Encourage fitness to delay development, progression, and death from COPD, say researchers
Good heart and lung (cardiorespiratory) fitness in middle age is associated with a lower long term risk of chronic lung disease (COPD), suggests Danish research published online in the journal Thorax.
Physical activity that boosts fitness should be encouraged “to delay development, progression and death from COPD,” conclude the researchers.
COPD, short for chronic obstructive pulmonary disease, is an umbrella term for respiratory conditions that narrow the airways, such as bronchitis and emphysema. Smoking is the main risk factor for COPD, which the World Health Organization ranks as the fourth most frequent cause of death worldwide.
Studies have suggested that a high level of physical activity and/or leisure time exercise is associated with a reduced risk of COPD, and that physical inactivity may speed up its progression.
To explore this further, the researchers tracked the respiratory health of 4,730 healthy middle-aged men from the Copenhagen Male Study, who were recruited from 14 large workplaces in Copenhagen between 1970 and 1971. Their average age was 49.
Those with a previous diagnosis of COPD, asthma, or with symptoms of chronic bronchitis were excluded. Participants were monitored for up to 46 years to January 2016.
All participants provided information on smoking, alcohol intake, physical activity levels, educational attainment, occupation, and medical history.
Height, weight, and resting blood pressure were measured, and cardiorespiratory fitness (CRF) was calculated as low, normal, or high, using a VO2 max test–a measure of the body’s ability to use oxygen during exercise. National registers were used to identify cases of COPD and death from COPD.
Compared with low CRF, the estimated risk of COPD diagnosis was 21% lower in men with normal CRF and 31% lower in men with high CRF.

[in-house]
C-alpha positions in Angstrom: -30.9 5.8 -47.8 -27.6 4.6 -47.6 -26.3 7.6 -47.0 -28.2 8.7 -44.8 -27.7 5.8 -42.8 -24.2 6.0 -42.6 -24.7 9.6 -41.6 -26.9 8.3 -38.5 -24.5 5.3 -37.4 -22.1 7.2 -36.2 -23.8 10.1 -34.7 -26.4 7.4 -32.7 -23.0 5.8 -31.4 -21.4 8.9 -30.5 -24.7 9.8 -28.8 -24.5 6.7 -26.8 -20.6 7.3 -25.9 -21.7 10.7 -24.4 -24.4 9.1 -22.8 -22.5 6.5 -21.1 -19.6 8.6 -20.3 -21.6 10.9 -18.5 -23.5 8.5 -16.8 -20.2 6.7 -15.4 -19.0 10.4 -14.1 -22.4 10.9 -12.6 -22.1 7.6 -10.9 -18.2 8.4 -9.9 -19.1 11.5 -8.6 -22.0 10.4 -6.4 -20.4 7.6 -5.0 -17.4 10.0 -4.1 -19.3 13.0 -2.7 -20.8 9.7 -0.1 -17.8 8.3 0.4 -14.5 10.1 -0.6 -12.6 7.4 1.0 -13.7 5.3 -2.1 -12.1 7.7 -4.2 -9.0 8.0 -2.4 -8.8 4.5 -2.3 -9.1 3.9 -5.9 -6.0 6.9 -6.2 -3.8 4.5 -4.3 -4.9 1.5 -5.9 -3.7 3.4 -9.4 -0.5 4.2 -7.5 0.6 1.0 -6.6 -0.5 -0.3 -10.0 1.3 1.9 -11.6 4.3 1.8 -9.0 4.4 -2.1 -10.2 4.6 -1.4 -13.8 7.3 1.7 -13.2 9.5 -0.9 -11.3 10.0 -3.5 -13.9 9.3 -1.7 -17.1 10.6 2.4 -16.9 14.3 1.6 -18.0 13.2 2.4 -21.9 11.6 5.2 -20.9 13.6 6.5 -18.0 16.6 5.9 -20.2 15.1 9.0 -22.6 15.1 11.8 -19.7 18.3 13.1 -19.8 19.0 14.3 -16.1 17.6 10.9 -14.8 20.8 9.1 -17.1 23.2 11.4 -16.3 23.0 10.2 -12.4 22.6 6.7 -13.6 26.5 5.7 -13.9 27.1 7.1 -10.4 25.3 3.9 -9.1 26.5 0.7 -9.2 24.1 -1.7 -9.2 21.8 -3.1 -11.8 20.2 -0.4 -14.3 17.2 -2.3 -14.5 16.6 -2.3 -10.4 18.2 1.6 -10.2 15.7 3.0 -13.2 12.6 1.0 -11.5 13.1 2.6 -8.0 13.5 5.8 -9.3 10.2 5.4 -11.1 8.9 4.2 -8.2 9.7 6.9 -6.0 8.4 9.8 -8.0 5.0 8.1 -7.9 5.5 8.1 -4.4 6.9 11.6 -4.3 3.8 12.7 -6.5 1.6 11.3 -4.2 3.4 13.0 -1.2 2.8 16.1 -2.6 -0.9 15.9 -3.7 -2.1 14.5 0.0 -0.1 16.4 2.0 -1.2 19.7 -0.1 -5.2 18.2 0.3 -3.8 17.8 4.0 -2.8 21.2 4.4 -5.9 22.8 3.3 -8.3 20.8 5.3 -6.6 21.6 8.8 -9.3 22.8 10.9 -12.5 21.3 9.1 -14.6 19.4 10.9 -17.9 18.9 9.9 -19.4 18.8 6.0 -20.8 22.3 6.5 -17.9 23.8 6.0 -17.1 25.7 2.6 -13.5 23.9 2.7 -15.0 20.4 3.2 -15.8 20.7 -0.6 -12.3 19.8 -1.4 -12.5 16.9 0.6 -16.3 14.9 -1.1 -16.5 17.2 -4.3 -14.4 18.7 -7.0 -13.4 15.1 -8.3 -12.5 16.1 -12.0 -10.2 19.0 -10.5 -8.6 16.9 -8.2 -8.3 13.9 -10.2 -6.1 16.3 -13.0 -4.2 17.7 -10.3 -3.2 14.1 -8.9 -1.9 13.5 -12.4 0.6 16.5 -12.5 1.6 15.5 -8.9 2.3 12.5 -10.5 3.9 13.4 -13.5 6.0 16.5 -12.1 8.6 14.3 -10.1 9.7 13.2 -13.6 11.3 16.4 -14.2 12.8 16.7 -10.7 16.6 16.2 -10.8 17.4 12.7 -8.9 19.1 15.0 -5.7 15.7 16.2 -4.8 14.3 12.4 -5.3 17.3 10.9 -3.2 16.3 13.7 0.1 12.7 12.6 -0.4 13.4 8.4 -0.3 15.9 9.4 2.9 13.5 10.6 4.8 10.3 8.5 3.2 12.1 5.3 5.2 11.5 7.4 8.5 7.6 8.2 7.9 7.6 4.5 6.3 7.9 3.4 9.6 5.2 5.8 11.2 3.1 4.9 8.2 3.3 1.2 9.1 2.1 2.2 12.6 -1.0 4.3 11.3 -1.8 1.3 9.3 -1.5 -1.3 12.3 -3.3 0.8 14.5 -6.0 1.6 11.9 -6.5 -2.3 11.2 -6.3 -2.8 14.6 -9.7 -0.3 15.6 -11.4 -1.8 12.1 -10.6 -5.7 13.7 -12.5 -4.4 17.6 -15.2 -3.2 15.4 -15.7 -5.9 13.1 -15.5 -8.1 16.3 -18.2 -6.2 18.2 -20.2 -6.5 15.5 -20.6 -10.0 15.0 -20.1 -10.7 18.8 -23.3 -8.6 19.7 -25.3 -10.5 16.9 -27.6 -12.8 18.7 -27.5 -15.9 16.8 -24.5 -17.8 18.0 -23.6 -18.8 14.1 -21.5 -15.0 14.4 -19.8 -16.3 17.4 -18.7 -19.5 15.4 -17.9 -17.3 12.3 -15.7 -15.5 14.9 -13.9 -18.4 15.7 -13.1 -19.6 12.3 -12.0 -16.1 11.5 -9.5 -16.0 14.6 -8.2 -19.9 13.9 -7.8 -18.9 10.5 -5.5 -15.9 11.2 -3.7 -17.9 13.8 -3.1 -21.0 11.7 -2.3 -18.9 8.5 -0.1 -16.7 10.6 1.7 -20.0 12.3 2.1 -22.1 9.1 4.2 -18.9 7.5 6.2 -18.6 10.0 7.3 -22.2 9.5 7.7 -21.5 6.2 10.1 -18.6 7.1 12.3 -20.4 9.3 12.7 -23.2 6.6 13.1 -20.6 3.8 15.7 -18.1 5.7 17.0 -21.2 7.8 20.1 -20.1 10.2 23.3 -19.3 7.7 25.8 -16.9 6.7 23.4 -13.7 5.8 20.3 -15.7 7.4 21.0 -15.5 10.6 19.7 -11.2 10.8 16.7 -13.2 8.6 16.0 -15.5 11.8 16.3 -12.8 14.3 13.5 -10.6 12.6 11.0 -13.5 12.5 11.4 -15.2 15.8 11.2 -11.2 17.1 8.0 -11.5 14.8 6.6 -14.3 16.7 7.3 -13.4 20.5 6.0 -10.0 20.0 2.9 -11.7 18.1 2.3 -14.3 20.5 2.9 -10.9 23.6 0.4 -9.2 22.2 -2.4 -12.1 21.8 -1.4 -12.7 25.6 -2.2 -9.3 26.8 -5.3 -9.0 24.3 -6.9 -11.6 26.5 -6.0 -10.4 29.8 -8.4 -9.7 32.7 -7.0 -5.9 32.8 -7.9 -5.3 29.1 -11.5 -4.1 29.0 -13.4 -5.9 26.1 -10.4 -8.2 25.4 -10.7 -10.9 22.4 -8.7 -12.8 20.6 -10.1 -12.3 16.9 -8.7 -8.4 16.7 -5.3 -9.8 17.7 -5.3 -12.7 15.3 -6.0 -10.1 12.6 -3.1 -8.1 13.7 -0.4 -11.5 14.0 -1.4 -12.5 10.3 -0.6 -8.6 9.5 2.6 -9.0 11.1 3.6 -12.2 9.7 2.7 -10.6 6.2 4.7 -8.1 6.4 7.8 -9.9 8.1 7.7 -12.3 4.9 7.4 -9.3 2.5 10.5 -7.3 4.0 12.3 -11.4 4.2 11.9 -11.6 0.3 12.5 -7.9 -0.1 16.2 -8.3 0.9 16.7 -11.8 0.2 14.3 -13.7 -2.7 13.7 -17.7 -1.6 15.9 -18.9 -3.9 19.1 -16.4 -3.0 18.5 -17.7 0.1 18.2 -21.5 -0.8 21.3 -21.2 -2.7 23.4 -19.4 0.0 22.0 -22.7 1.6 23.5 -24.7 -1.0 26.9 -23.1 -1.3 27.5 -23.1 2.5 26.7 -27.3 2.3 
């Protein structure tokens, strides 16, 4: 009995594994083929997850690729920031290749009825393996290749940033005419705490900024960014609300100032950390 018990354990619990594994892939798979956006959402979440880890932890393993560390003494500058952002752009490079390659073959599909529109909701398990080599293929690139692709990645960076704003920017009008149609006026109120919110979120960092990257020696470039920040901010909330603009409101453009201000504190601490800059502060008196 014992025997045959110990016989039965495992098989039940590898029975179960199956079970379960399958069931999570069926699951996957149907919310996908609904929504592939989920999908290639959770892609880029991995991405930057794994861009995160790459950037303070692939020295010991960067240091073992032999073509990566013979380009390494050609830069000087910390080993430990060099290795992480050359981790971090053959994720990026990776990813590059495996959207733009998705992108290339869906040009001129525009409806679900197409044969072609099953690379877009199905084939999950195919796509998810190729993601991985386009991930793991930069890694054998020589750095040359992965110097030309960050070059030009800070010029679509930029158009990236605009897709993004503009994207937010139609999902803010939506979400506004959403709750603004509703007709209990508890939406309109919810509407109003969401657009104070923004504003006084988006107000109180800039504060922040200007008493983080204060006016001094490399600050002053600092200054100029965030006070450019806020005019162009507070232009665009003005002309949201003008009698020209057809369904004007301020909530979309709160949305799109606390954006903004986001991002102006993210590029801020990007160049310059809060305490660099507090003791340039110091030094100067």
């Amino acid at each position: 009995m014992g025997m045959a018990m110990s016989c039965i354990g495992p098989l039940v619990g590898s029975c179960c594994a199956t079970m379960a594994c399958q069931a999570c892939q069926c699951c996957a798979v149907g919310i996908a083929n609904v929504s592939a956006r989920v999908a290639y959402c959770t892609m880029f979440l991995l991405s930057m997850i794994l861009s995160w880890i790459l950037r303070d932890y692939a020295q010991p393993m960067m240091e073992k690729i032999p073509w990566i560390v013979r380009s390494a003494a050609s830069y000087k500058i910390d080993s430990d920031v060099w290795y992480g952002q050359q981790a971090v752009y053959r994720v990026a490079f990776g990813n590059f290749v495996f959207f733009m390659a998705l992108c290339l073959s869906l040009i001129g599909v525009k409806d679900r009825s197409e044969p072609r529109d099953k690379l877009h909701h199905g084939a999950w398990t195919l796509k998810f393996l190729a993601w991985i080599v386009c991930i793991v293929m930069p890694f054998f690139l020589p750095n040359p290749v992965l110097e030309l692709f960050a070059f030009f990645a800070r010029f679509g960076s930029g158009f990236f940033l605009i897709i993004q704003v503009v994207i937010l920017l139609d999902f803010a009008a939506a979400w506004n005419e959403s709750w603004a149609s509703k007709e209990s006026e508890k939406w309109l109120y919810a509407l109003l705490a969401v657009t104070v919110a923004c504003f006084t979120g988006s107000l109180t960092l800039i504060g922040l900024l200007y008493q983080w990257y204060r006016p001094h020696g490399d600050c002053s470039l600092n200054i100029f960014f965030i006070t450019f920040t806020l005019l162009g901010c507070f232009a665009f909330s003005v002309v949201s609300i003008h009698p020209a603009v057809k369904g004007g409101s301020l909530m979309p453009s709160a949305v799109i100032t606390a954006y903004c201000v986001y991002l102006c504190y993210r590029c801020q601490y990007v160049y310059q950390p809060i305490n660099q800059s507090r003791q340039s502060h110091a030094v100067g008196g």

Similarly, compared with low CRF, the estimated risk of death from COPD was 35% lower in men with normal CRF and 62% lower in men with high CRF.
High CRF in middle age was also associated with a delay to both diagnosis of, and death from, COPD by 1.5 to 2 years.
The results were largely unchanged after excluding those who were diagnosed with COPD or who died during the first 10 years of monitoring, suggesting that the findings withstand scrutiny, say the researchers.
This is an observational study, and as such, can’t establish cause. And it’s possible that participants with high levels of CRF were more resilient to underlying COPD, delaying time to diagnosis, say the researchers.
But their results are in line with those of previous studies and provide further insight into the association between cardiorespiratory fitness and the long-term risk of COPD over an exceptionally long monitoring period.
And while the processes that link CRF with the development and progression of COPD aren’t clear, the researchers nevertheless speculate that inflammation, linked to physical inactivity, may have a key role.